Normal skin

Duong also notes that anything with alcohol, fragrance, or dye can “increase the risk of sensitivity over time” for normal skin.

Best practices for different skin types

Dr. Michael I Jacobs, board-certified dermatologist and Associate Professor of Dermatology at Weill Cornell Medical College, suggests that those just starting out with their skincare routine look for facial cleansers with ingredients like glycerin, hyaluronic acid, niacinamide, glycolic acid, and salicylic acid. “For the best results, opt for a gentle cleanser that is appropriate for your skin type,” Dr. Jacobs says. “While all cleansers may clean your skin, ensure to use one specifically formulated for your skin type to see the best results.”

To help you figure out your skin type, the chart below provides insights into their unique characteristics and details the ideal cleanser for each type.

Normal skin

Normal skin has a balanced state with small pores, a smooth texture, and a reduced tendency to develop blemishes or sensitivity. Although normal skin doesn't have significant issues or concerns, it still requires a proper skincare routine to maintain its optimal appearance and feel. Most cleansers should be suitable for this skin type as long as you avoid harsh ingredients like alcohol, fragrance, and dye.

Dry skin

If your skin appears dull, rough, flaky, or scaly, it could be a sign of dryness. Dry skin is dehydrated, causing itchiness or irritation. To combat dryness, experts recommend that you use a hydrating facial cleanser to restore your skin's natural protective barrier; this includes cleansers with hyaluronic acid, ceramides, and niacinamide.

Oily skin

If you have oily skin, your face may look shiny and greasy throughout the day, especially on the “T-zone” (forehead, nose, and chin). This skin type is prone to enlarged pores, acne blemishes, blackheads, and whiteheads. “If you have a more oily skin, opt for a foaming cleanser that is better at removing oil,” Dr. Chu says. “If you have acne, finding cleansers that have active ingredients like salicylic acid can help.”

Sensitive skin

When exposed to environmental factors, sensitive skin may experience mild irritation accompanied by redness and itchiness. This sensitivity may be natural or caused by topical treatments, like retinol or acne products. A foaming cleanser with ceramides can help soothe the skin’s sensitivity, restore the protective barrier, and lock in moisture.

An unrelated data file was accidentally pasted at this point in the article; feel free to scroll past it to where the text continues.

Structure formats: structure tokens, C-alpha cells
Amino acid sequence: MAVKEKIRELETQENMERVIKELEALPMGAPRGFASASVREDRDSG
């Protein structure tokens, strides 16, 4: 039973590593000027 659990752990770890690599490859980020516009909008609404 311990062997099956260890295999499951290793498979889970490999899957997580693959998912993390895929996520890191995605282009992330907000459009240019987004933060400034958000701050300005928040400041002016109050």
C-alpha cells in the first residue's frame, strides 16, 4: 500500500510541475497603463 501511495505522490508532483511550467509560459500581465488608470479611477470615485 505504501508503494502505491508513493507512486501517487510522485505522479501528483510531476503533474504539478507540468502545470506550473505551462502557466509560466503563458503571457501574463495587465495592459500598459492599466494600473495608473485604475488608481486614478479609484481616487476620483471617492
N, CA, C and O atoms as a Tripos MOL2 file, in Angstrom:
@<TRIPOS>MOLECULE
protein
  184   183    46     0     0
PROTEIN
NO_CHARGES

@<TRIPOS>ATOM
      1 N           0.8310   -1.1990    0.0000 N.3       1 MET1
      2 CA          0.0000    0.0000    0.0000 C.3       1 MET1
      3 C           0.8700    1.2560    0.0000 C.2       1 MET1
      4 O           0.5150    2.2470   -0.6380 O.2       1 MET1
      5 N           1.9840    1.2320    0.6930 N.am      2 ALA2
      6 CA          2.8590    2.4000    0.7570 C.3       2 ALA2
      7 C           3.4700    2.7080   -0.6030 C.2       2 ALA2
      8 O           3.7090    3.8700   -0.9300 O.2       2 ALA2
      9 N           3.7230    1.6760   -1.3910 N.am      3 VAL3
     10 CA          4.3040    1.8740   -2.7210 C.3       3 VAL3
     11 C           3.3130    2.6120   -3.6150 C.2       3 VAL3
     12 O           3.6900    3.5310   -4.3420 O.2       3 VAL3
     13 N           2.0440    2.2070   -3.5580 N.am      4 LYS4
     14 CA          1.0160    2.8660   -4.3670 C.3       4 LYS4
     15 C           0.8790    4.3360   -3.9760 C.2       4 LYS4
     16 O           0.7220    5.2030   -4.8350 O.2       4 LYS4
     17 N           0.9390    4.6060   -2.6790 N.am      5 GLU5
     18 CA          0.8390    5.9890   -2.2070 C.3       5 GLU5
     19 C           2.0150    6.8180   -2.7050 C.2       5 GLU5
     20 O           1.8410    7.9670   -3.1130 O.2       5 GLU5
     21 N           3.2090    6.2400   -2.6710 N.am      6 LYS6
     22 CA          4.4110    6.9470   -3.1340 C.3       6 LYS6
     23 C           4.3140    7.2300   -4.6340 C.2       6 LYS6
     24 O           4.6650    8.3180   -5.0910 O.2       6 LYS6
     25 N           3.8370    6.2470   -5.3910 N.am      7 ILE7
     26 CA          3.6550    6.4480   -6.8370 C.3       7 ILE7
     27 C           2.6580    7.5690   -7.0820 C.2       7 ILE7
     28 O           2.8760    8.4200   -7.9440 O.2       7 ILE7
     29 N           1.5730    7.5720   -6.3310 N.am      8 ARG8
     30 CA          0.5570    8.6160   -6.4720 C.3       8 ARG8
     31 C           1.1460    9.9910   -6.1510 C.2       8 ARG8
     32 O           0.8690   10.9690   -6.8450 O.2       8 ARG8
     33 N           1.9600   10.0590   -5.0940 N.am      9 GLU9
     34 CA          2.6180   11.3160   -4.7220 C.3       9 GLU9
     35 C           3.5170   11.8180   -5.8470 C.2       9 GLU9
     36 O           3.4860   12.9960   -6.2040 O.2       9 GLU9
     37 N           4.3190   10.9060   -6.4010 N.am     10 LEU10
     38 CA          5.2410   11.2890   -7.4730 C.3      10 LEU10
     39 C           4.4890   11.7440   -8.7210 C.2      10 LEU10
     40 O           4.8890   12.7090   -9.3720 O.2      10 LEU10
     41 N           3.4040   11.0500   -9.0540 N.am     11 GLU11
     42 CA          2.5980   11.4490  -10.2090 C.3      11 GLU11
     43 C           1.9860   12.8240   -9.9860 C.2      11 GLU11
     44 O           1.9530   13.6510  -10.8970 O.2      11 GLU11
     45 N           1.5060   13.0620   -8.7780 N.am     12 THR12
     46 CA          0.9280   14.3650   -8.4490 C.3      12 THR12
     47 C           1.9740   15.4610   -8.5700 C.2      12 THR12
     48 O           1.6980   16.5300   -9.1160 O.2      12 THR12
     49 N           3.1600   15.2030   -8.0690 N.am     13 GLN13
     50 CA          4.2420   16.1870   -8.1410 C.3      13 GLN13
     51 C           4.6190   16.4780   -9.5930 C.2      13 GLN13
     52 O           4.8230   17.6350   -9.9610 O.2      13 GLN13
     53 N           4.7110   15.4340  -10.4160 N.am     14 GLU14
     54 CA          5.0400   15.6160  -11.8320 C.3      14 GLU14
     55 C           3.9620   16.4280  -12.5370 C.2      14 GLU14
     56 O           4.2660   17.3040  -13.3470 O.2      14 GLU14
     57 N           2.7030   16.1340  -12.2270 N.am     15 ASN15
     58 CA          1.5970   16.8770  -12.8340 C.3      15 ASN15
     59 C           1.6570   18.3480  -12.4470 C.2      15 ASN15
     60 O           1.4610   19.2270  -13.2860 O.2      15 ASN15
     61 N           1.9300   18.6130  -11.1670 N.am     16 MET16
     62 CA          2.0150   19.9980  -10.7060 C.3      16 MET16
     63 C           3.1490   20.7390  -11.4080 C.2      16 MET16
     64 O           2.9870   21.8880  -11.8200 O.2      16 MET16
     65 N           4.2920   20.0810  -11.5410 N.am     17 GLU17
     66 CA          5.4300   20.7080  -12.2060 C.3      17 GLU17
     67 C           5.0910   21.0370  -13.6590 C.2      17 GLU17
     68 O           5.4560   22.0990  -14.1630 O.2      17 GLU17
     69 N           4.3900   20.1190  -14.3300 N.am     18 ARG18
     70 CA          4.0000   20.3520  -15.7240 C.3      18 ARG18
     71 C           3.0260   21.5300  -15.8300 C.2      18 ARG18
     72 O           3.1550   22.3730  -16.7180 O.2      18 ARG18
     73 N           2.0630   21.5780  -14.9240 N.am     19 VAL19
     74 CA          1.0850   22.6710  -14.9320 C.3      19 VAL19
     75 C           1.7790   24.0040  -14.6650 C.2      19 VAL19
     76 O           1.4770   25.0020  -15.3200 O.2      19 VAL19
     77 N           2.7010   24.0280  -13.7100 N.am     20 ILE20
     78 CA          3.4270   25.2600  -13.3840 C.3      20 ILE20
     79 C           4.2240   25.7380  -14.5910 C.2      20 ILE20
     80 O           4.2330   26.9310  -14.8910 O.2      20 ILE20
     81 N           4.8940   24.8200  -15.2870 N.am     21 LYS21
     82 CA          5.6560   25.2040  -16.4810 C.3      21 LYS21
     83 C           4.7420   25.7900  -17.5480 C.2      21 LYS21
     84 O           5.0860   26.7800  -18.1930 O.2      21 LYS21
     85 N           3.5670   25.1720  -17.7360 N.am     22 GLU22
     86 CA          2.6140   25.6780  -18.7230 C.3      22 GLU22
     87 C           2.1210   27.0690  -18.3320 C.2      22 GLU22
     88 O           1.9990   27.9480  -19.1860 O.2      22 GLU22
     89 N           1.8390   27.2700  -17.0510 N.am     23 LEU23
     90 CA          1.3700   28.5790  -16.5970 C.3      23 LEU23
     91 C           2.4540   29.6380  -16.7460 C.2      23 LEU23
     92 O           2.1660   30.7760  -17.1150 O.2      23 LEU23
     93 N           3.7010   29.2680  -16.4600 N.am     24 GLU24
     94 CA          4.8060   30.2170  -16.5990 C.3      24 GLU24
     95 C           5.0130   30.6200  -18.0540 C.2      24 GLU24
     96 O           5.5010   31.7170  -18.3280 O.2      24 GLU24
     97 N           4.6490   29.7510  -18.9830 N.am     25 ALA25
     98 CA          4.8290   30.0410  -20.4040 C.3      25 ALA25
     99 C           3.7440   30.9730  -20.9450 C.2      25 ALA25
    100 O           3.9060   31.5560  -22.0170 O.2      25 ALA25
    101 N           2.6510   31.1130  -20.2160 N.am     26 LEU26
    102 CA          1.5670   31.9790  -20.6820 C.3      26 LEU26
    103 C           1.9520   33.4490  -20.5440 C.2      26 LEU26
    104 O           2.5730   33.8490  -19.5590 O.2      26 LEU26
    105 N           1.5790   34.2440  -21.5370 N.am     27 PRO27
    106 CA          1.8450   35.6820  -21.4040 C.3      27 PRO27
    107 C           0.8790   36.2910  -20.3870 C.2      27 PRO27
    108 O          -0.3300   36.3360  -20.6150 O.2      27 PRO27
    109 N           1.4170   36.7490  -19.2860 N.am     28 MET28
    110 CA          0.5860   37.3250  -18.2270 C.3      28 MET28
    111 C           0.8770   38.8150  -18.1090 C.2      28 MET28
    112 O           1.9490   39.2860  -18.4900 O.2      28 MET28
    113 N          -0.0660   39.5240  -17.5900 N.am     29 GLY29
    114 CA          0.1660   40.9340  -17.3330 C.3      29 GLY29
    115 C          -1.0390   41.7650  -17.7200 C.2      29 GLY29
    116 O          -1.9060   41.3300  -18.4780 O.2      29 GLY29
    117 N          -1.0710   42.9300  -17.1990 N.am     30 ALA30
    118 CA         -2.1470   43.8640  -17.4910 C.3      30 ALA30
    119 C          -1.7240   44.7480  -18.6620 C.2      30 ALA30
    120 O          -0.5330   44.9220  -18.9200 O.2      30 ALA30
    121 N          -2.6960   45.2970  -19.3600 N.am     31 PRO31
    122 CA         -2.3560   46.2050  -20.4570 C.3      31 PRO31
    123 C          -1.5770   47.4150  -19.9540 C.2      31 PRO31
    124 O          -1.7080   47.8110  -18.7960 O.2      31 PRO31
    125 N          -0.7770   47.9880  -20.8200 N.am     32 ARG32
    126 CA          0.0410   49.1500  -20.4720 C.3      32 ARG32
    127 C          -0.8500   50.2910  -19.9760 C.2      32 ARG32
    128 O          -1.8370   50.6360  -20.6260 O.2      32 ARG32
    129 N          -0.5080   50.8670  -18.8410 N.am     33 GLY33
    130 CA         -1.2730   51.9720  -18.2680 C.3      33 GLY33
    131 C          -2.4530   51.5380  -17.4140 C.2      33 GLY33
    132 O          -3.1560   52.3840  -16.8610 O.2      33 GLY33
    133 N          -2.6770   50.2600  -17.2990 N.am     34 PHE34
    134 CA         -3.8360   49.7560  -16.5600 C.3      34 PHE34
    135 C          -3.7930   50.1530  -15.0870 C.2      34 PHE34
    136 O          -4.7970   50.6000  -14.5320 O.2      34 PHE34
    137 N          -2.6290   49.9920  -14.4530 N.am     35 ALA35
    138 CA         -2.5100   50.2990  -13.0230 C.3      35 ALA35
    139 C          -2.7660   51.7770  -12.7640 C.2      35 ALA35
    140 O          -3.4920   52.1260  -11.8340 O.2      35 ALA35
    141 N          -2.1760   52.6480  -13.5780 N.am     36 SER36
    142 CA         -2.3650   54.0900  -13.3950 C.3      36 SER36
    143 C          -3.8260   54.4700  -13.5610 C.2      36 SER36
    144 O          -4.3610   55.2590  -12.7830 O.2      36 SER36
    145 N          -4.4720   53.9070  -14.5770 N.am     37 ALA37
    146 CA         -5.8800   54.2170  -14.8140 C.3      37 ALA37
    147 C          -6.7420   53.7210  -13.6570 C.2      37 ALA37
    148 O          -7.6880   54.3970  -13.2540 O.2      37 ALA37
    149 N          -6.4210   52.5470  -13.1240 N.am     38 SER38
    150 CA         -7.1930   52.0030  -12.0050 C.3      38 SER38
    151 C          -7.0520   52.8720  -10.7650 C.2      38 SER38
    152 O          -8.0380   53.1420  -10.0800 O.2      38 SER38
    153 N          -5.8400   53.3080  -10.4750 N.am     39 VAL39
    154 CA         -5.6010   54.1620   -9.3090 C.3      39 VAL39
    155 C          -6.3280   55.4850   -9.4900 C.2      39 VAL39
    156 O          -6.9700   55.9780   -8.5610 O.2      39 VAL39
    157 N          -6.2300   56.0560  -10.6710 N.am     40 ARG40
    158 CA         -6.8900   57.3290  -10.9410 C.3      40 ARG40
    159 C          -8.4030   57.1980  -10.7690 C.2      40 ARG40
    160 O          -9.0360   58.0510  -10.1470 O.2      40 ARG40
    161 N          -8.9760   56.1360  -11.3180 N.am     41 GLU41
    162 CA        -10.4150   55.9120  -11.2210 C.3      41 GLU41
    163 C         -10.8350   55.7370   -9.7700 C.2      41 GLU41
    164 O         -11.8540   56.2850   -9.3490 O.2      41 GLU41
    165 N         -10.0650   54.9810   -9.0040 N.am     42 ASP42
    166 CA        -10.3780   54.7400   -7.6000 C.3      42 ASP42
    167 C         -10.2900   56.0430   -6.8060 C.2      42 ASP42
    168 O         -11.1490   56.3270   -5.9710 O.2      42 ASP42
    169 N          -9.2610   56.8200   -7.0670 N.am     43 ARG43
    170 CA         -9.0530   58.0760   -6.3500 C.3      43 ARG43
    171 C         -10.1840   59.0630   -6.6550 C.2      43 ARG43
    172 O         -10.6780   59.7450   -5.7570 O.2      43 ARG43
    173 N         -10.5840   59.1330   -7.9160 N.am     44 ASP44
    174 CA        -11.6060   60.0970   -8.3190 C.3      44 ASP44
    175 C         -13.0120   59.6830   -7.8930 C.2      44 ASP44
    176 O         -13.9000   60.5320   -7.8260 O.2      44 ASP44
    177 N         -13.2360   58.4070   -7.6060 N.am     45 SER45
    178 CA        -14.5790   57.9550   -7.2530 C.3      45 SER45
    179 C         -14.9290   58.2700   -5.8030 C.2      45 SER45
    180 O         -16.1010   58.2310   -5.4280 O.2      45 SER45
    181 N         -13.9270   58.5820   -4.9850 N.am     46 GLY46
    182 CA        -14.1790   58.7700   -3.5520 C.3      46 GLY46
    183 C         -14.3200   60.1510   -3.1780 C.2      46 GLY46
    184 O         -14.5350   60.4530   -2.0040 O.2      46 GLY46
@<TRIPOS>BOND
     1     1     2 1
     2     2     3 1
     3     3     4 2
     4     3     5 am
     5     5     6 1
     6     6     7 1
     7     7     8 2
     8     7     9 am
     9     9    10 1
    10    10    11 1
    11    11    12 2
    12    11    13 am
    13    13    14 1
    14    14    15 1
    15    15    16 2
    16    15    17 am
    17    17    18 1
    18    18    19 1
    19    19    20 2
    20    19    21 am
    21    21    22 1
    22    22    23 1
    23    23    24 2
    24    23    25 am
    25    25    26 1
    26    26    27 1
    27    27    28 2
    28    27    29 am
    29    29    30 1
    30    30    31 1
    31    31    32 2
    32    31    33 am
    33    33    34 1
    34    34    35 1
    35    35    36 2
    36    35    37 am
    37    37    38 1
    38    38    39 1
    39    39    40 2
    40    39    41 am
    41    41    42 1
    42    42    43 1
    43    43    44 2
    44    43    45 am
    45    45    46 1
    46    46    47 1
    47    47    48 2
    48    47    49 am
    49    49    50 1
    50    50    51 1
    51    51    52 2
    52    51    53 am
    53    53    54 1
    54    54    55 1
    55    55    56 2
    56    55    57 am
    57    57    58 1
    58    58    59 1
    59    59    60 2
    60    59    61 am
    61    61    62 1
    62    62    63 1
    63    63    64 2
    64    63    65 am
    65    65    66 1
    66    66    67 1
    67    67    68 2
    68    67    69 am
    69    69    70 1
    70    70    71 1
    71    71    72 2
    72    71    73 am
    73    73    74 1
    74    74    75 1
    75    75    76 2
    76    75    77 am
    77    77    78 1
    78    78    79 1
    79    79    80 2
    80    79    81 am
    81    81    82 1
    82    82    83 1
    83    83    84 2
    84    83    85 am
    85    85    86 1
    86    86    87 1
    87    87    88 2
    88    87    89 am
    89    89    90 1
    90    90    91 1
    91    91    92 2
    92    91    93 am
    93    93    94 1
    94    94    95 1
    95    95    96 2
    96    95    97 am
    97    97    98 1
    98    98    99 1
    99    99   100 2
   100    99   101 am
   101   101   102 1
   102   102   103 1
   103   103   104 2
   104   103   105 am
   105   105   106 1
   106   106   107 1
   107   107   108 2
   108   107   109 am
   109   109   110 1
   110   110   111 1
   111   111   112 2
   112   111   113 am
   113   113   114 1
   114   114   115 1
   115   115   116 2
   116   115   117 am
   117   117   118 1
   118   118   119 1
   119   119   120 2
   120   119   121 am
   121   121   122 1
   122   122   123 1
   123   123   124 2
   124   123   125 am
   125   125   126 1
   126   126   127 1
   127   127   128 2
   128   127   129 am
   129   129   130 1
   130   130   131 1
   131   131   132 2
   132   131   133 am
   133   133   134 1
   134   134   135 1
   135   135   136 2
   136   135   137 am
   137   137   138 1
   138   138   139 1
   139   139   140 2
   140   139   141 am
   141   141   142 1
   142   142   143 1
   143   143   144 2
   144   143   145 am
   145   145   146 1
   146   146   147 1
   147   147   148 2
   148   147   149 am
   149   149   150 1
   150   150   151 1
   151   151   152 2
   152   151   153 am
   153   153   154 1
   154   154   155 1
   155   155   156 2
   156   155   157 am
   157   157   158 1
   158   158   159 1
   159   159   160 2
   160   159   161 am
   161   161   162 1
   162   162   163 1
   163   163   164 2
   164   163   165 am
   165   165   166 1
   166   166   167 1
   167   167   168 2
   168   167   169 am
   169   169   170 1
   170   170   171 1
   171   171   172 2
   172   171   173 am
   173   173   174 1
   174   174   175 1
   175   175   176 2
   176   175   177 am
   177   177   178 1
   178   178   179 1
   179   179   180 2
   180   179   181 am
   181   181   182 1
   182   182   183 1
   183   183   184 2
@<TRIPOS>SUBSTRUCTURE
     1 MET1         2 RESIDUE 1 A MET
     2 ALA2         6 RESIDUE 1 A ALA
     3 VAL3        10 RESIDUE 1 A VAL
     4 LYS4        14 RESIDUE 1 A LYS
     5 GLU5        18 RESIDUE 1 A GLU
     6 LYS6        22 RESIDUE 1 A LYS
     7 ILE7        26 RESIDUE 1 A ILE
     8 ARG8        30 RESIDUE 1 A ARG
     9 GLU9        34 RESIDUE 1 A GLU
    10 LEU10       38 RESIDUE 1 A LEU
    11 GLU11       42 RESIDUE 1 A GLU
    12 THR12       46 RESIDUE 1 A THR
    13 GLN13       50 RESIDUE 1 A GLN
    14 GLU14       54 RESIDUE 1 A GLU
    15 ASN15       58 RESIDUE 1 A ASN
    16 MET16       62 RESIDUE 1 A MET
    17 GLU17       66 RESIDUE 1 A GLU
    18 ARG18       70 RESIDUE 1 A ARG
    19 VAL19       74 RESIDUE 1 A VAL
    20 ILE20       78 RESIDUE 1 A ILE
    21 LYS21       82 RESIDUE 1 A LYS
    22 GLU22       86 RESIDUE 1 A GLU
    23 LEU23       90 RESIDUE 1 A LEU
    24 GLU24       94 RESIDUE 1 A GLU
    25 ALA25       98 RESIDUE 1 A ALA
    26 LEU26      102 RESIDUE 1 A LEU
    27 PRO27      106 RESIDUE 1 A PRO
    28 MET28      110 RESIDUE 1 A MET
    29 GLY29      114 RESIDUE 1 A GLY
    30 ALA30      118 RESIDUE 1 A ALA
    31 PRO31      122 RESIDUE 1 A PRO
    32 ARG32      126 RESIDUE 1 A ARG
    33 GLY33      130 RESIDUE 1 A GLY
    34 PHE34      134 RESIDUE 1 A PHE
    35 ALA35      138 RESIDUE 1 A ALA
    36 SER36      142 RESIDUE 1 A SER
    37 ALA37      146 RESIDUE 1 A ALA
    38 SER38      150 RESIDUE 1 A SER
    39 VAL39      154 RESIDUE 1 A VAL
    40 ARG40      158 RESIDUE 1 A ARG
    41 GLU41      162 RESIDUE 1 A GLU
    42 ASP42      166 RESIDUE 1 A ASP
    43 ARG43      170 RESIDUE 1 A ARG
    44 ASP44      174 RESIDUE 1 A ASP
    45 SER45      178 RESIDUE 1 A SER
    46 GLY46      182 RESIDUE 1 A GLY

Combination skin

If you experience oiliness in the T-zone and dryness on the cheeks, chances are you have combination skin. You may experience changes in your skin due to seasonal changes, hormones, or stress. Those with this skin type will need a cleanser that both cleans and hydrates the skin. Look for a cleanser that contains ceramides, salicylic acid, hyaluronic acid, and niacinamide to help exfoliate, moisturize, and rejuvenate the skin.

The skincare routine dermatologists recommend

Dermatologists advise starting your skincare routine with a cleanser, serum, moisturizer, and sunscreen every morning. Sunscreens (of at least SPF 30) can benefit your skin by protecting it from UVA and UVB rays. These rays can cause skin cancer, wrinkles, dark spots, and sunburns. So, apply sunscreen every morning to keep your skin healthy and protected, and reapply every two hours.

To take care of your skin at night, removing any dirt or product buildup that accumulates on your skin during the day is important. Additionally, it’s recommended that you moisturize your skin to keep it hydrated throughout the night. You can use products similar to your morning routine and incorporate a toner, face oil, and acne treatment for additional effects on your skin, depending on your goals. For example, a vitamin C serum stimulates collagen production and promotes cell turnover, which can help reduce signs of aging.